Hyman Archive – London, England - Atlas Obscura

Hyman Archive

The world’s largest magazine collection was born from a single shelf in a teen’s bedroom.  


In 2012, Guinness World Records officially recognized the Hyman Archive as the world’s largest collection of magazines. Back then it contained 50,953 magazines. Now it contains more than 120,000 individual issues, and continues to grow at around 30 percent per year.

More than 30 years ago, James Hyman started collecting magazines, pamphlets, newsletters, brochures, and other printed materials. At the time, he was working as a scriptwriter for MTV Europe, in constant need of fast facts to feed to the TV presenters. This was before the internet, so scouring through magazines was just about the best way to read up on all the latest pop culture happenings.

At first, the collection spanned a single shelf. But it grew and grew and grew, until it eventually attracted the attention of Guinness. According to the world’s most famous record keepers, it took James and his helpers 128 days to count the magazines, stored in 450 crates.

The archive is primarily focused on popular culture, but includes a wide array of topics, from film and TV to music, music video, art, fashion, interior design, technology, sports, photography, comics, and more. The archive’s oldest treasures date back to 1850, and more than half of the magazines are not found in the British Library, which, with more than 150 million items, is the second largest library in the world.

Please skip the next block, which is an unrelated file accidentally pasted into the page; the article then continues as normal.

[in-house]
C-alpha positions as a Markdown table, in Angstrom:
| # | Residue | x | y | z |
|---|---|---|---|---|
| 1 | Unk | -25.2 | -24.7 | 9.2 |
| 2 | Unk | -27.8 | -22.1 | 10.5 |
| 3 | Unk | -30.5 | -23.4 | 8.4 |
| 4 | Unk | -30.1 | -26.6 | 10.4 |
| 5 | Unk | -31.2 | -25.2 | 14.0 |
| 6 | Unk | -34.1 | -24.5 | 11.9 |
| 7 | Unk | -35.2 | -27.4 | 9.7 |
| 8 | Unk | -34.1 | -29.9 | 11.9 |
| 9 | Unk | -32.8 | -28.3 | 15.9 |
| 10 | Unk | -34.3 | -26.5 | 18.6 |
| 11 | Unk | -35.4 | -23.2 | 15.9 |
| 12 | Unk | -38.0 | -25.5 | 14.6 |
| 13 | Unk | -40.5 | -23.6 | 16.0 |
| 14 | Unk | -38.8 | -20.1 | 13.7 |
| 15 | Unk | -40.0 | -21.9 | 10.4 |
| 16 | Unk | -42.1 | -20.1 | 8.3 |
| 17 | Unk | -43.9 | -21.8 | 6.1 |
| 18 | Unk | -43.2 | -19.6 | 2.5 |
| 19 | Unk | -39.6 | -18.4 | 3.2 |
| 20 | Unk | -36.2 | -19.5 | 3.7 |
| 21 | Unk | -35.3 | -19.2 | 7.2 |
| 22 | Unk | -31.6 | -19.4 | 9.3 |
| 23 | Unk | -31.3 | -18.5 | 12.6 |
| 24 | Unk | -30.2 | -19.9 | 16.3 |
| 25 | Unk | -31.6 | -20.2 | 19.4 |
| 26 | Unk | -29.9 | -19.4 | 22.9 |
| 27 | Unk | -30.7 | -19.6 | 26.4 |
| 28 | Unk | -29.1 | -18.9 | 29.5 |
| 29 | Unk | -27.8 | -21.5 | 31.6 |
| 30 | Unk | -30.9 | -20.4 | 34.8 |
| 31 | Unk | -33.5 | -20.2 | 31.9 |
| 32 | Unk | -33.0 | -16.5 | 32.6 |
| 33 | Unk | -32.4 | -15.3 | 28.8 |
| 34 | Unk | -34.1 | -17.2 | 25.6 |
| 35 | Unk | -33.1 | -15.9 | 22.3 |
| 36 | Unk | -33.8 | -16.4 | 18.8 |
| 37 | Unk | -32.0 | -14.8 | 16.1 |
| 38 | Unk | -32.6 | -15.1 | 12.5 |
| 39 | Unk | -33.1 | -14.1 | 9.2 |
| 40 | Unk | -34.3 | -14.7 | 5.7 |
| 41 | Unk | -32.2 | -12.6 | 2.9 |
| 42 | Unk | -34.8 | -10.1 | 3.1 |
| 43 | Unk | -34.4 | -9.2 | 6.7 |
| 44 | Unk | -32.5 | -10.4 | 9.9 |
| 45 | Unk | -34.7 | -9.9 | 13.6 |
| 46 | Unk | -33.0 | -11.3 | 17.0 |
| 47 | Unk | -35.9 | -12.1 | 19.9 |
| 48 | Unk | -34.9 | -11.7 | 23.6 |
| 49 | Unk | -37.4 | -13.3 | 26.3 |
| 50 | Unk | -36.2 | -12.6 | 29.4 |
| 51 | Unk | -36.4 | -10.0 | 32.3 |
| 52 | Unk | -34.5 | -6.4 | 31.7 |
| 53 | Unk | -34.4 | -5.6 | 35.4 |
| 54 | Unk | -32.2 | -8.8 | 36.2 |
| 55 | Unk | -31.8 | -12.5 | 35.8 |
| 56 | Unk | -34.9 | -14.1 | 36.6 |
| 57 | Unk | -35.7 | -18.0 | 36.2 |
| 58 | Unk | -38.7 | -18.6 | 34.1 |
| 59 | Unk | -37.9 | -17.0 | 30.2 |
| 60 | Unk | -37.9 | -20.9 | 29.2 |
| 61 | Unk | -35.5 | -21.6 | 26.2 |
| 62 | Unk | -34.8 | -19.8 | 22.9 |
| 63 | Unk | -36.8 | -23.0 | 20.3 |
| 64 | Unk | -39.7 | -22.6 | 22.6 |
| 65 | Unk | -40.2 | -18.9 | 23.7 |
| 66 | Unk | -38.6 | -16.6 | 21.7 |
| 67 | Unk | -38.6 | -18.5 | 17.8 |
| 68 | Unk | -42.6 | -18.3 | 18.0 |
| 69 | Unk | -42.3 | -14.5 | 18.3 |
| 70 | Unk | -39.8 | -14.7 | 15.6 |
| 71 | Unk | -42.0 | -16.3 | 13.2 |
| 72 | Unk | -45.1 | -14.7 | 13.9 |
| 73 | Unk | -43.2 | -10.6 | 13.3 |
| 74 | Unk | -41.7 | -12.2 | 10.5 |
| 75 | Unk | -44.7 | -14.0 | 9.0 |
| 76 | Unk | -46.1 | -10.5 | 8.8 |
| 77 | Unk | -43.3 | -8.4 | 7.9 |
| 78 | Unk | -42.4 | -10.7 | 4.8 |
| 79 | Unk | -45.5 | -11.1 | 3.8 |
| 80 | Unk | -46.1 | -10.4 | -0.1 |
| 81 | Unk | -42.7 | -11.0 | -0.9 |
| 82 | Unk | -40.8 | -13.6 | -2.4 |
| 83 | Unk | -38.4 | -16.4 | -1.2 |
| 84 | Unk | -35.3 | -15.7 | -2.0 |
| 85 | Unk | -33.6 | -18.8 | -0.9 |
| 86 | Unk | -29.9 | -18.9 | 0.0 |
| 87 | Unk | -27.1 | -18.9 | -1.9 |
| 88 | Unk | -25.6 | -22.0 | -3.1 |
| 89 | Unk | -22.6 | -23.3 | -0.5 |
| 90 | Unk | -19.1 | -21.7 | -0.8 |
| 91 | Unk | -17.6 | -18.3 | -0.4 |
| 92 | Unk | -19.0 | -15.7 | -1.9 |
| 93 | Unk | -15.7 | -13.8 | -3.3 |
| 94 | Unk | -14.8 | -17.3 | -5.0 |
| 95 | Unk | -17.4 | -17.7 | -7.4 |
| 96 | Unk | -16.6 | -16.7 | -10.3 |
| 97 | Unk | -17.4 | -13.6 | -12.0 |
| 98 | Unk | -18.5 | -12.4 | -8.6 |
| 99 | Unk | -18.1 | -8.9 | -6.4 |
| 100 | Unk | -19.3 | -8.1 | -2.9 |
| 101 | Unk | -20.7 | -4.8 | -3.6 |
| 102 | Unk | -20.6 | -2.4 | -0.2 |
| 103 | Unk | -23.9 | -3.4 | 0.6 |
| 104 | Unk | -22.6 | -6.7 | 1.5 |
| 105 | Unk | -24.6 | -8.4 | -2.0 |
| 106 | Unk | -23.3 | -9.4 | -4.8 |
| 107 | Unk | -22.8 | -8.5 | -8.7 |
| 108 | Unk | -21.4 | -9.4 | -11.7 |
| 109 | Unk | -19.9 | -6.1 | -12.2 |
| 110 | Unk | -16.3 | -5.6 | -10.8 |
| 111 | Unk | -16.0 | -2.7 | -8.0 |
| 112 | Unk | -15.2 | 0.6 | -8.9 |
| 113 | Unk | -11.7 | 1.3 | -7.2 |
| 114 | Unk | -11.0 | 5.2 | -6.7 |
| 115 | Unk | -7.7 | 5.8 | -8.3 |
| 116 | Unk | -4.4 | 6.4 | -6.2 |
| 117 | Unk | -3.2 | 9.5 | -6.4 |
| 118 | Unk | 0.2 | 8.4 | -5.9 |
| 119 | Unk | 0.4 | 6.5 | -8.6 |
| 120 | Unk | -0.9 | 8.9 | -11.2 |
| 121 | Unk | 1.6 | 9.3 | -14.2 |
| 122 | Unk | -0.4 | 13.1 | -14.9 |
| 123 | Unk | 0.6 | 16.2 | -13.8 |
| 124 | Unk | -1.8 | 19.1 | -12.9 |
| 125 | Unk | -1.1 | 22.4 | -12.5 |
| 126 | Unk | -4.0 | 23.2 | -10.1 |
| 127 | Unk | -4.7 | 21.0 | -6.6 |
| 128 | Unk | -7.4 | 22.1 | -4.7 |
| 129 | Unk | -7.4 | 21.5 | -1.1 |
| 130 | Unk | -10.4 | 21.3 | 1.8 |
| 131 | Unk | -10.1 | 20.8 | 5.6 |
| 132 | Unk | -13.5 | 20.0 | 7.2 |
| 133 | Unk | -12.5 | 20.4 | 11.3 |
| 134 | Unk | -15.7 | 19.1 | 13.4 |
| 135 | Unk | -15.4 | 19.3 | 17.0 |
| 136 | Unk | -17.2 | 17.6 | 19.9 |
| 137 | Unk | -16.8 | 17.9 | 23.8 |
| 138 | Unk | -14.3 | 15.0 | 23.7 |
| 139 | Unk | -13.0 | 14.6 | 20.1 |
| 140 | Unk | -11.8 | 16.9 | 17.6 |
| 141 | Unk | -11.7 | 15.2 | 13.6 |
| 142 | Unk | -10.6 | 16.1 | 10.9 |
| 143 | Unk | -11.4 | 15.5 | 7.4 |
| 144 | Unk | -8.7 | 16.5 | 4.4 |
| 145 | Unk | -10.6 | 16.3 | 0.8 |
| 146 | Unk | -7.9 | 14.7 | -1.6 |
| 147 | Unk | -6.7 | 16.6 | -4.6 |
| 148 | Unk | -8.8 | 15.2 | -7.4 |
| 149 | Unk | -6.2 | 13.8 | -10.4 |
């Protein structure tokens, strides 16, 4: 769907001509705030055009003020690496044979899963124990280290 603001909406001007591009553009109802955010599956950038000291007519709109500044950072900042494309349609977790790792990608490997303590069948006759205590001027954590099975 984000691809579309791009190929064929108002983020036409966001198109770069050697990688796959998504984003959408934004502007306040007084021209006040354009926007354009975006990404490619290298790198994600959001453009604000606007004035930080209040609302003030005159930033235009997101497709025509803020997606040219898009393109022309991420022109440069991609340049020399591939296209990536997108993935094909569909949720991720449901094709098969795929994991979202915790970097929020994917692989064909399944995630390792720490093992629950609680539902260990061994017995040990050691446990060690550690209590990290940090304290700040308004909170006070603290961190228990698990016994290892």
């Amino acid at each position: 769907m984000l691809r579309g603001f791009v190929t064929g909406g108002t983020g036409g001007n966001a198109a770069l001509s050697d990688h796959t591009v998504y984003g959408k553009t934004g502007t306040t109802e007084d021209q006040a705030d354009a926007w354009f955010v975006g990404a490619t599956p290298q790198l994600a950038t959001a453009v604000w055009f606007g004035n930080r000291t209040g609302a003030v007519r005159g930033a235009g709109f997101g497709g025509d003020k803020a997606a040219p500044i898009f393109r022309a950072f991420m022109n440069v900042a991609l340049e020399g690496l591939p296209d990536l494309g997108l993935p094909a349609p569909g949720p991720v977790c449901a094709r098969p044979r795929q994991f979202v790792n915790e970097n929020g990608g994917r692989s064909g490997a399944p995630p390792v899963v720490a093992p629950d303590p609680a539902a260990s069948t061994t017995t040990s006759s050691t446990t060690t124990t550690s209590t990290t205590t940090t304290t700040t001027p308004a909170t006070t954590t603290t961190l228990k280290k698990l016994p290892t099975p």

So if you’re looking for a National Geographic from the 1920s, an NME from the ’40s, or a Melody Maker or Playboy from the ’50s, as well as thousands of other publications, the Hyman Archive is the place to go.

And that’s exactly what many researchers do when they’re looking for specific pieces of pop culture history. The Hyman Archive has loaned material to the BBC for various pop culture TV series; has provided material to numerous museums and galleries; has lent pieces to Amazon; and played a key role in providing material to the hugely successful “David Bowie Is” exhibition at London’s famous Victoria and Albert Museum.

The next step is to digitize the archive, turning it into a massive online research library, preserving it for future generations and making it accessible to researchers around the world.

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